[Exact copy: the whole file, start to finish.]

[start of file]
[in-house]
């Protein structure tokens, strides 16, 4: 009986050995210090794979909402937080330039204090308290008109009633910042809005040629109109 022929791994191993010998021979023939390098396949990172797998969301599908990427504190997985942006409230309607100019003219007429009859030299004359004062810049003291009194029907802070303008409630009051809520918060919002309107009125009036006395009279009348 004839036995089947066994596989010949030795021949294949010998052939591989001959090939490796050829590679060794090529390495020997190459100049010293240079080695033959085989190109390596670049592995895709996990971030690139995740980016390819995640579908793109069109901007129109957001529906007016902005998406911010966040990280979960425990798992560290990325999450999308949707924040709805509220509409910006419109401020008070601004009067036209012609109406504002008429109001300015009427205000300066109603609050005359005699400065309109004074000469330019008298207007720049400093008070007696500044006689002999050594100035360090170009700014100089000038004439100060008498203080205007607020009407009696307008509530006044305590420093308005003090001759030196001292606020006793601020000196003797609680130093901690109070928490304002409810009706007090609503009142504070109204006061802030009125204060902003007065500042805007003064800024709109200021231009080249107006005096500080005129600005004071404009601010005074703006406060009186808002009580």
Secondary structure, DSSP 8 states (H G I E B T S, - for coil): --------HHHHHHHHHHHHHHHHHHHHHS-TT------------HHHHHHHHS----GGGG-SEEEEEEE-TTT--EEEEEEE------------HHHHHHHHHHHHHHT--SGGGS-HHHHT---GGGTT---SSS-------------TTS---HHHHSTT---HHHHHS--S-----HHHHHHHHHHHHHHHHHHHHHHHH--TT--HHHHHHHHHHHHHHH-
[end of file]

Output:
[in-house]
């Protein structure tokens, strides 16, 4: 009986050995210090794979909402937080330039204090308290008109009633910042809005040629109109 022929791994191993010998021979023939390098396949990172797998969301599908990427504190997985942006409230309607100019003219007429009859030299004359004062810049003291009194029907802070303008409630009051809520918060919002309107009125009036006395009279009348 004839036995089947066994596989010949030795021949294949010998052939591989001959090939490796050829590679060794090529390495020997190459100049010293240079080695033959085989190109390596670049592995895709996990971030690139995740980016390819995640579908793109069109901007129109957001529906007016902005998406911010966040990280979960425990798992560290990325999450999308949707924040709805509220509409910006419109401020008070601004009067036209012609109406504002008429109001300015009427205000300066109603609050005359005699400065309109004074000469330019008298207007720049400093008070007696500044006689002999050594100035360090170009700014100089000038004439100060008498203080205007607020009407009696307008509530006044305590420093308005003090001759030196001292606020006793601020000196003797609680130093901690109070928490304002409810009706007090609503009142504070109204006061802030009125204060902003007065500042805007003064800024709109200021231009080249107006005096500080005129600005004071404009601010005074703006406060009186808002009580």
Secondary structure, DSSP 8 states (H G I E B T S, - for coil): --------HHHHHHHHHHHHHHHHHHHHHS-TT------------HHHHHHHHS----GGGG-SEEEEEEE-TTT--EEEEEEE------------HHHHHHHHHHHHHHT--SGGGS-HHHHT---GGGTT---SSS-------------TTS---HHHHSTT---HHHHHS--S-----HHHHHHHHHHHHHHHHHHHHHHHH--TT--HHHHHHHHHHHHHHH-